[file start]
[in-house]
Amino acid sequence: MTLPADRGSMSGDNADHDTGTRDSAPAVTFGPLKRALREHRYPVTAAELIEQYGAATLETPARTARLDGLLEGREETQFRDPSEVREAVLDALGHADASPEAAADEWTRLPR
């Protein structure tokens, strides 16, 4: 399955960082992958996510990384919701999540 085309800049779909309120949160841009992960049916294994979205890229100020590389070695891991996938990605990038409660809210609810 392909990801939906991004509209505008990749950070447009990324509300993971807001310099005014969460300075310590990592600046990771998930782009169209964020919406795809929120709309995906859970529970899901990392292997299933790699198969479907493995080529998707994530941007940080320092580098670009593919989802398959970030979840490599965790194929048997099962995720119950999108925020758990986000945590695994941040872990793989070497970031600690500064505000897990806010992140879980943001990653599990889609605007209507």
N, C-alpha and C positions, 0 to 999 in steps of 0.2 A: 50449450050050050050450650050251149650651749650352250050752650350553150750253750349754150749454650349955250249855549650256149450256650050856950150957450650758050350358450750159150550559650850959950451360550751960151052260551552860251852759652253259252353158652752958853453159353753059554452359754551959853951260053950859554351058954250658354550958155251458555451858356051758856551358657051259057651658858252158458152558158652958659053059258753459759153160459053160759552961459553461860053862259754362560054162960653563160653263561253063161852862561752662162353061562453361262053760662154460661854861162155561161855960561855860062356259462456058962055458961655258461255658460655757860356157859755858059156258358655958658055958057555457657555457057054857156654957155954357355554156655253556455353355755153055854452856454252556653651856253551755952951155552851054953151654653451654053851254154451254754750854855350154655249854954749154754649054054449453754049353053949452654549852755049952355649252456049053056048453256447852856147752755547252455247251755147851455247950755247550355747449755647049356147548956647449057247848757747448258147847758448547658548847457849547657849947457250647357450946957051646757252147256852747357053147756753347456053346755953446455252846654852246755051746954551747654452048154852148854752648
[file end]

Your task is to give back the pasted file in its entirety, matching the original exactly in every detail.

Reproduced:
[in-house]
Amino acid sequence: MTLPADRGSMSGDNADHDTGTRDSAPAVTFGPLKRALREHRYPVTAAELIEQYGAATLETPARTARLDGLLEGREETQFRDPSEVREAVLDALGHADASPEAAADEWTRLPR
């Protein structure tokens, strides 16, 4: 399955960082992958996510990384919701999540 085309800049779909309120949160841009992960049916294994979205890229100020590389070695891991996938990605990038409660809210609810 392909990801939906991004509209505008990749950070447009990324509300993971807001310099005014969460300075310590990592600046990771998930782009169209964020919406795809929120709309995906859970529970899901990392292997299933790699198969479907493995080529998707994530941007940080320092580098670009593919989802398959970030979840490599965790194929048997099962995720119950999108925020758990986000945590695994941040872990793989070497970031600690500064505000897990806010992140879980943001990653599990889609605007209507």
N, C-alpha and C positions, 0 to 999 in steps of 0.2 A: 50449450050050050050450650050251149650651749650352250050752650350553150750253750349754150749454650349955250249855549650256149450256650050856950150957450650758050350358450750159150550559650850959950451360550751960151052260551552860251852759652253259252353158652752958853453159353753059554452359754551959853951260053950859554351058954250658354550958155251458555451858356051758856551358657051259057651658858252158458152558158652958659053059258753459759153160459053160759552961459553461860053862259754362560054162960653563160653263561253063161852862561752662162353061562453361262053760662154460661854861162155561161855960561855860062356259462456058962055458961655258461255658460655757860356157859755858059156258358655958658055958057555457657555457057054857156654957155954357355554156655253556455353355755153055854452856454252556653651856253551755952951155552851054953151654653451654053851254154451254754750854855350154655249854954749154754649054054449453754049353053949452654549852755049952355649252456049053056048453256447852856147752755547252455247251755147851455247950755247550355747449755647049356147548956647449057247848757747448258147847758448547658548847457849547657849947457250647357450946957051646757252147256852747357053147756753347456053346755953446455252846654852246755051746954551747654452048154852148854752648